19. Hi all! I'm new but I would really appreciate some advice/input. I am looking to apply *next* year (I'll explain that later) for an Ed.D. at Harvard, Columbia, and Stanford. I'll give a brief overview of my work/experience below. I really just kind of want an idea of if I have a chance or not, or what it is that these schools are looking for. I graduated from a big state university with a degree in math (3.3 gpa.. not super great), and then from the same school's GSE a year later (accelerated program) with an Ed.M. in Education (3.9 gpa). Since then, I've been working for a small private education company, which is growing rapidly. We mostly do SAT tutoring, other tutoring and college advising, however we really run more like a mentorship/guidance program where we follow kids through their high school years to get them into their top choice schools. IOur results are highly competitive; we have gotten many kids perfect scores on the SAT, and guided them into nearly every Ivy League school. My main job, besides teaching, is writing math curriculum. I have written and run a team to edit a 1000 problem math workbook, designed to get any kid to complete it to get over a 700 on SAT math. So far, its worked. We are looking to mass produce/publish it in the next year or so. The current project I am working on is a more general math curriculum that, basically, can be used to catch up kids who are struggling with math in high school (reteaching it to them), help students who are good at math refine their skills to tackle more difficult or complex problems (learning how to problem solve), and teach younger kids (grades 3-8) where they can get ahead in school (an accelerated program). Yes, all the same curriculum. So far, we have good results with our students. I am looking to develop this though my company and work in conjunction with a local high school (non profit) on a "guinea pig" group of high school juniors, combining it with college prep, and following them into their senior year to track their progress. Essentially, this is really why I want to go get my doctorate degree - to go back and help my company expand, and develop this idea, and move into helping "fix" the math issue in our schools. Later on, I hope for an administrative position involving curriculum or running a school district. My concerns: I do not have experience in a "traditional" classroom setting, even though I still "teach", and, I have only been out of school for a year and a half (another reason I am putting off applying). Also, I just don't know what these programs are looking for. Reasons why I am hopeful: My boss is a Stanford/Columbia grad, knows A LOT about higher education, etc, and he is very confident in my chances. I need to take my GREs again, but on practice tests I am scoring about 650 in verbal (I know I can get this up) and 800 in math. Sorry this is so long, thanks ahead of time!!!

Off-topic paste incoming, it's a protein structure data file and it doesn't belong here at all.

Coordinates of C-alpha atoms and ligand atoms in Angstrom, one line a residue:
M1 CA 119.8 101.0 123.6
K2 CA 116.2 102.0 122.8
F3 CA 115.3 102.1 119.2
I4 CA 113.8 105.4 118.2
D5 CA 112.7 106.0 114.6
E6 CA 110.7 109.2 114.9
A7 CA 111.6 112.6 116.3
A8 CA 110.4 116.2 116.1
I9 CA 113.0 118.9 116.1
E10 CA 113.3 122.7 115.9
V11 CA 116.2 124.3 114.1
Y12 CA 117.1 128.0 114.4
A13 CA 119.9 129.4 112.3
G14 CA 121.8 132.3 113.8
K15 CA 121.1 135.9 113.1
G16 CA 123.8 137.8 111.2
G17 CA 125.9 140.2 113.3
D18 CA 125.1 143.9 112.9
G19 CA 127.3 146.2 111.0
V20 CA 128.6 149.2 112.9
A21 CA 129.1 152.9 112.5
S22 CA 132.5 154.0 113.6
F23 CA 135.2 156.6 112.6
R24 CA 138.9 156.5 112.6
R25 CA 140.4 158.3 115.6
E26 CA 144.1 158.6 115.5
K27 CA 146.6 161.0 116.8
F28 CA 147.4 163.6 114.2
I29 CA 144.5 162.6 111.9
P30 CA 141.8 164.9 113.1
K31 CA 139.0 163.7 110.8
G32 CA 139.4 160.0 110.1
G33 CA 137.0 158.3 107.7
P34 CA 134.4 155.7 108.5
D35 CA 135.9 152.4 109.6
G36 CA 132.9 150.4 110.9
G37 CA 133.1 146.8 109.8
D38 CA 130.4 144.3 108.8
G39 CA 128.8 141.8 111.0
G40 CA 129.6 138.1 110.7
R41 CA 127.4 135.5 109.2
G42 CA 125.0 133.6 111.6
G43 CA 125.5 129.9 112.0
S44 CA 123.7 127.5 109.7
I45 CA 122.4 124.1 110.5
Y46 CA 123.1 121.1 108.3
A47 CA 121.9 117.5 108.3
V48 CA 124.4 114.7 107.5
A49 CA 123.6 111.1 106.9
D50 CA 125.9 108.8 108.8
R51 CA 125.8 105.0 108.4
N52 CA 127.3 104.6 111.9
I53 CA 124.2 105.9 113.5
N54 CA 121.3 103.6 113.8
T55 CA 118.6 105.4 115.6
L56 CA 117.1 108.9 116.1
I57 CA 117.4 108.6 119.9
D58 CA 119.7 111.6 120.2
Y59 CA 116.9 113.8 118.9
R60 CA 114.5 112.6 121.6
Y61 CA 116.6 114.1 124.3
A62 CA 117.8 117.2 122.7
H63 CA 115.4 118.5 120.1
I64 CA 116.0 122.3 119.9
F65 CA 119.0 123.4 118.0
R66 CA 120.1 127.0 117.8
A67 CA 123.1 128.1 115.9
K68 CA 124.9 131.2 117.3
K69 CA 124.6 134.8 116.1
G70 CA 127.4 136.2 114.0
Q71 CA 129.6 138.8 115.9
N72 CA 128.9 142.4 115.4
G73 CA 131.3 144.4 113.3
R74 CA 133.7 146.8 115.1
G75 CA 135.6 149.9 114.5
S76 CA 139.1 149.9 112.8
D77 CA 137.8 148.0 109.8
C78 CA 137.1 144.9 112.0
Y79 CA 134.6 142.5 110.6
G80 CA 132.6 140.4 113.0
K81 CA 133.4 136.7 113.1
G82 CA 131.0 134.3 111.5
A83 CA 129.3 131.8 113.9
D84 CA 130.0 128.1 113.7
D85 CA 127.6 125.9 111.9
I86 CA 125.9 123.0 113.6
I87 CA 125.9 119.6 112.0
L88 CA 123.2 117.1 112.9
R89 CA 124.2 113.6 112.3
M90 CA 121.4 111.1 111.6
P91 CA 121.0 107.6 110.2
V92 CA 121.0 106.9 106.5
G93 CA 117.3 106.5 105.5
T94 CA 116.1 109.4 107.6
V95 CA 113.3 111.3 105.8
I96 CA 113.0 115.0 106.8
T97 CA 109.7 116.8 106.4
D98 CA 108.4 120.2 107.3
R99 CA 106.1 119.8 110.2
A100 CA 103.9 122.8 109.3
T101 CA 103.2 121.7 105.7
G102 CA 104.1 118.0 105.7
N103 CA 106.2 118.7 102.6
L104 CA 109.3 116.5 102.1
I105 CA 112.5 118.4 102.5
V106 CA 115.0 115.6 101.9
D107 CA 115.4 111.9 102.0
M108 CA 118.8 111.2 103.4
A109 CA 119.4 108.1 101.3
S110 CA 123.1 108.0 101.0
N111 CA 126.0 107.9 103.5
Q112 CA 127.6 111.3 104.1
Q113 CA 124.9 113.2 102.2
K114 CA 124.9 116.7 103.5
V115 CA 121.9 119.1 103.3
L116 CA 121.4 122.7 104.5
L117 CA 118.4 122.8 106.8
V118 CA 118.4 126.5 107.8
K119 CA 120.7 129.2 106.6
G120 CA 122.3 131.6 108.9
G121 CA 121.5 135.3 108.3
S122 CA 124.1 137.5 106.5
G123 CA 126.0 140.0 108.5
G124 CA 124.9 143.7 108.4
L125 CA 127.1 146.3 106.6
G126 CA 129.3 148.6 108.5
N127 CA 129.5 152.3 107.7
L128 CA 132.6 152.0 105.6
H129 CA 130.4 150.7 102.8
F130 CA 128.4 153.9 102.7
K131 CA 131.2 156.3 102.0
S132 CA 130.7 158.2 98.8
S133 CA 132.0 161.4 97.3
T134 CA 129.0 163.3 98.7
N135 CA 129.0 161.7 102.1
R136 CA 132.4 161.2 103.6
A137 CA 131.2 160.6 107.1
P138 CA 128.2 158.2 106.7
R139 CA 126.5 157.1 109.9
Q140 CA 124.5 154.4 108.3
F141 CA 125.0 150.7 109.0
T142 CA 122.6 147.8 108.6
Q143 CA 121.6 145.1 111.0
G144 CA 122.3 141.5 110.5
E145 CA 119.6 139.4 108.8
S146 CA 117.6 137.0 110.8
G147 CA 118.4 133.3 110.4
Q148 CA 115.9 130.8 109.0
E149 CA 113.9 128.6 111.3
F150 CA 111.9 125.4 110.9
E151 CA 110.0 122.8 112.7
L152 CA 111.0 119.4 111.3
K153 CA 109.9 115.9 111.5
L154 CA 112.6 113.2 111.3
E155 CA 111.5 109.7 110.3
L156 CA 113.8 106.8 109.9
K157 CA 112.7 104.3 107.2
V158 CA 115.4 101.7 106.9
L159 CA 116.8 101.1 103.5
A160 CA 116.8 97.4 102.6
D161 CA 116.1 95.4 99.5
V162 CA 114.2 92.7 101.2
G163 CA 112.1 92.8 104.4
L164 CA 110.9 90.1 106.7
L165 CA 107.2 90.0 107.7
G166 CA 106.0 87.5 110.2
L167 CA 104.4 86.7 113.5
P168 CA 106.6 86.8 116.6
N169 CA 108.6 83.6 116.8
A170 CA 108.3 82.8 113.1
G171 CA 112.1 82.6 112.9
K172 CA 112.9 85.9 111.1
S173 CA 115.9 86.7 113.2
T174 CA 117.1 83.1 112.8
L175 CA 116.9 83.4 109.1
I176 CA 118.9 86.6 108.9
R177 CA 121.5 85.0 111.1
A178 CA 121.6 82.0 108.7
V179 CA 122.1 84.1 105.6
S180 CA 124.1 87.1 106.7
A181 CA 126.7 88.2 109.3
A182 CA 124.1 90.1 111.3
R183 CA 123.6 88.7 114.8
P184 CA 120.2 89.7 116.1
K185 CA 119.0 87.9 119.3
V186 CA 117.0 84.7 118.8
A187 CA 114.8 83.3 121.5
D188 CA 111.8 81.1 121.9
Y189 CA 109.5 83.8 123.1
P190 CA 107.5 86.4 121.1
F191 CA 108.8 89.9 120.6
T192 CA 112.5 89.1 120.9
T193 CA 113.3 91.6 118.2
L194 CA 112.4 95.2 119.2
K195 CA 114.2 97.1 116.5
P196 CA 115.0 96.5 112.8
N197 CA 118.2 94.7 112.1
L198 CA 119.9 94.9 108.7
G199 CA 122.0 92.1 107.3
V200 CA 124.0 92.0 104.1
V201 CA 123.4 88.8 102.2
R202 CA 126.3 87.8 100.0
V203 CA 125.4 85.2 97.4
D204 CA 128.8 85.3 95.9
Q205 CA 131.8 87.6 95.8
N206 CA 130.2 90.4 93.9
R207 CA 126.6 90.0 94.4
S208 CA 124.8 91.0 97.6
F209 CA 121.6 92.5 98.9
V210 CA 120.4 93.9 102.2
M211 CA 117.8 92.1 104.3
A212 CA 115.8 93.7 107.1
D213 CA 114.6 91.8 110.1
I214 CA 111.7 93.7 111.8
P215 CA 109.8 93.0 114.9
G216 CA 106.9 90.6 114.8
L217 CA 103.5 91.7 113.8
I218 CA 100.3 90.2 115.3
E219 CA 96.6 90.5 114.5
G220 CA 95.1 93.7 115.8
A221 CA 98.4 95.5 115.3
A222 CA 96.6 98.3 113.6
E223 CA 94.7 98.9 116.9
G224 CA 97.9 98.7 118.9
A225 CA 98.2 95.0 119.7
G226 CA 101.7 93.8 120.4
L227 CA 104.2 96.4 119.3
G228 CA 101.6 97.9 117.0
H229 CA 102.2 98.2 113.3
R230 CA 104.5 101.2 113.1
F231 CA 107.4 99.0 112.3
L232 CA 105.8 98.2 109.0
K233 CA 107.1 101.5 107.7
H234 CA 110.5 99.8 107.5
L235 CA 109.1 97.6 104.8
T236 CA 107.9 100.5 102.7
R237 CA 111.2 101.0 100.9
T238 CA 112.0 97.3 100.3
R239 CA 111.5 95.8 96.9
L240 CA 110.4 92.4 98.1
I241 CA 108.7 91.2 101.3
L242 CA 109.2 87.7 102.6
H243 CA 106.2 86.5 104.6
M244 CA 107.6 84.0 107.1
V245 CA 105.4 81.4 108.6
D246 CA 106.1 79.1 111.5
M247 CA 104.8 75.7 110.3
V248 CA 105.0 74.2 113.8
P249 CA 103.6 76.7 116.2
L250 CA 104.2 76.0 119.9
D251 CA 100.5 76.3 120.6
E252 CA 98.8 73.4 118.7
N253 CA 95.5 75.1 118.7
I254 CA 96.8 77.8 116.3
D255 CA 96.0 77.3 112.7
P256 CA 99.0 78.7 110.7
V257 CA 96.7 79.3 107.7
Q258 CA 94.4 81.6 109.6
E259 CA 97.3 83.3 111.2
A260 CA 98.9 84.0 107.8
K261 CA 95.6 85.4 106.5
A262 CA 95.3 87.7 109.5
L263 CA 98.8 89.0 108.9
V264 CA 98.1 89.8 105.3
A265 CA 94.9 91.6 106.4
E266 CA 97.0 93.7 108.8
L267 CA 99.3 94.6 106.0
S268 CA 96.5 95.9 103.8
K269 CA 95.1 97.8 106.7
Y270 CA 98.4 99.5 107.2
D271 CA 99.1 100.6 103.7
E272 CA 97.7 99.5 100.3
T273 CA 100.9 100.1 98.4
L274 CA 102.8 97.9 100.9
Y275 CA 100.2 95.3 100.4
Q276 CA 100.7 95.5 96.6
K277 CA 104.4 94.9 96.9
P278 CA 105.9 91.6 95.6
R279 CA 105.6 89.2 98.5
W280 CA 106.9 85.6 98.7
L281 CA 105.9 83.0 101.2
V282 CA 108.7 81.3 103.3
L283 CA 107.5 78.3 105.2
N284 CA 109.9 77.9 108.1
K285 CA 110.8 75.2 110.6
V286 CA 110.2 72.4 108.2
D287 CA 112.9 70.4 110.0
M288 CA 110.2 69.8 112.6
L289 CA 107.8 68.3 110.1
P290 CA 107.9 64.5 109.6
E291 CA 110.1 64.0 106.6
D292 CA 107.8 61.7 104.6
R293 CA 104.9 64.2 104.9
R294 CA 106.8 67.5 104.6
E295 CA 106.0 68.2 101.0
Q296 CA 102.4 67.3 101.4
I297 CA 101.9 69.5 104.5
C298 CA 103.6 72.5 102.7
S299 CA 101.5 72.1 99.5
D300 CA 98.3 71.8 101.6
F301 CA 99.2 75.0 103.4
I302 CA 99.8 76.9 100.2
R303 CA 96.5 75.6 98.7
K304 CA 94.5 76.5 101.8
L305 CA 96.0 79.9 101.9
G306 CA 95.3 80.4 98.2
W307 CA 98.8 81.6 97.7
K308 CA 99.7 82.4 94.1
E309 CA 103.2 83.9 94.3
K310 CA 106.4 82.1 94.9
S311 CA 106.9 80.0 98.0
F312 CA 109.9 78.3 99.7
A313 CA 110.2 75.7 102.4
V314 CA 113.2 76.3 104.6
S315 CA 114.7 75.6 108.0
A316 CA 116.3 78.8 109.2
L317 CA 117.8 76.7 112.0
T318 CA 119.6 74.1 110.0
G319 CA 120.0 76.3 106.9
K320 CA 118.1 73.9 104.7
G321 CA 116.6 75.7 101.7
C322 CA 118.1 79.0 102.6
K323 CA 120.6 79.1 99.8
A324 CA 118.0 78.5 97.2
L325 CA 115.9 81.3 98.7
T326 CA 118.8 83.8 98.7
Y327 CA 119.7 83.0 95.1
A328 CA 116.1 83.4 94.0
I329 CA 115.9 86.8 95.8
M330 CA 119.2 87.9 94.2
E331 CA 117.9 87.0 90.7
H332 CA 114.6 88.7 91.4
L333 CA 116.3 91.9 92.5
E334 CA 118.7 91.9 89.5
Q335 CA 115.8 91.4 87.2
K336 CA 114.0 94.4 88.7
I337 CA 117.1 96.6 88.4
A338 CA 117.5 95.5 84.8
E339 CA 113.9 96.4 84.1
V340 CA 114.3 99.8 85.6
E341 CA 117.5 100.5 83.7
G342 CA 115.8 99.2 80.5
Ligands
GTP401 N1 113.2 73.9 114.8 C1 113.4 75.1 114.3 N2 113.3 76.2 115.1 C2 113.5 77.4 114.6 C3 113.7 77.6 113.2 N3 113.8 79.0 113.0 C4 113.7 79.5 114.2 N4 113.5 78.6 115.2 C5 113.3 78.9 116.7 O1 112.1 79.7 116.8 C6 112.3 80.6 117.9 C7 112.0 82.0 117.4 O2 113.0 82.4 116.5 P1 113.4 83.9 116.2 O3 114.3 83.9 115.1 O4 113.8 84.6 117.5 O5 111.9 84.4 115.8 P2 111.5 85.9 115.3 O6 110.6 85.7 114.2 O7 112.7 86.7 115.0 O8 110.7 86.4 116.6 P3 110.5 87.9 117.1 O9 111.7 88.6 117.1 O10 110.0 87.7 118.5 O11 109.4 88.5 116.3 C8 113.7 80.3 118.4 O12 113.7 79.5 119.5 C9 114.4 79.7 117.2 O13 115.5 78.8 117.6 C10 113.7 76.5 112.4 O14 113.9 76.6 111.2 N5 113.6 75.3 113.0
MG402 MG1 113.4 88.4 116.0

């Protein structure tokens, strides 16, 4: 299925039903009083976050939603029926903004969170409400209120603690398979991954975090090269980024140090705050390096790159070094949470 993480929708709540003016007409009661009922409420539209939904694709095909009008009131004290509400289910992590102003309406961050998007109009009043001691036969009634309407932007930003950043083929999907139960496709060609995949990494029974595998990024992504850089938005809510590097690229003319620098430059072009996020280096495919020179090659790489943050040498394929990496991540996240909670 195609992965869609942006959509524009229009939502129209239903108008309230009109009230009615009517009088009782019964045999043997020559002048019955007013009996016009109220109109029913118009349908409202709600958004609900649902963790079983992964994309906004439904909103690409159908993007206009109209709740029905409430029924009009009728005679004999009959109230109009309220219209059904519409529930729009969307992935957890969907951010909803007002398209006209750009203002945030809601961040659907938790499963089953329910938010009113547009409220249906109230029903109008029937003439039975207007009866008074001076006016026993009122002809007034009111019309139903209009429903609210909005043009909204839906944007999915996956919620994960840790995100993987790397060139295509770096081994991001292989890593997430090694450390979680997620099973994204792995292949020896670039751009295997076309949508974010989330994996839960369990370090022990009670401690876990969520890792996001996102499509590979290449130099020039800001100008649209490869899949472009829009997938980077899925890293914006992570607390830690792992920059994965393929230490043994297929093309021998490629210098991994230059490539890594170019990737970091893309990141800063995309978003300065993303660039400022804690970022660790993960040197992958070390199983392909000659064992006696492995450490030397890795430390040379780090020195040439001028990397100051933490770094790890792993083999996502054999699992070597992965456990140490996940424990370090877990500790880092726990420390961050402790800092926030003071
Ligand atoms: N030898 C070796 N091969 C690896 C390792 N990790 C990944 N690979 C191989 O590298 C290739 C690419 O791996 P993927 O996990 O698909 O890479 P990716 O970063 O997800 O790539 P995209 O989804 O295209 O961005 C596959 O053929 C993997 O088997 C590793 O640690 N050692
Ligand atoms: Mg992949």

20. Hi. So I was browsing for an academic path after graduating with a BA degree in political science. While i was looking through poli-sci related programs I found that Harvard has a PhD program in Government aside from Harvard Kennedy School's government-related programs. I know that HKS is a professional school and accepts candidates with substantial work exp (which I don't have)... So I was wondering if anyone knows what this PhD in Government is all about and how difficult it is to get into the program (in terms of Numbers and WE)? thanks!
  21. I'm applying to urban planning programs that have a transportation policy focus. Right now, I am definitely applying to UNC- Chapel Hill, USC, UCLA, and University of Maryland. The first three programs are all housed in the schools' public affairs, policy, or arts and sciences schools. Maryland, however, is based in the School of Architecture. I'm much more of a policy guy, and U-Maryland's curriculum has a strong policy focus. However, the curricula at other architecture-based schools I researched, such as Harvard and UPenn, have a greater focus on studios and design. How much difference does where a department is housed affect the curriculum? Also, can anyone recommend other top planning programs with a transportation focus? I am using the 2012 Planetizen Guide as a starting point. I have also considered applying to the planning programs and Tufts and FSU. I currently live in DC and prefer east cost schools, but I am willing to go anywhere to get a degree from a top school and eventually relocate to New England (hence the two Cali schools). About me: Recent grad from top liberal arts school with Government major and Econ minor and a 3.76 overall GPA. I've been working for the federal government for the past two years but not for DOT. GRE scores: 650-verbal and 690-quant. Thanks for any advice!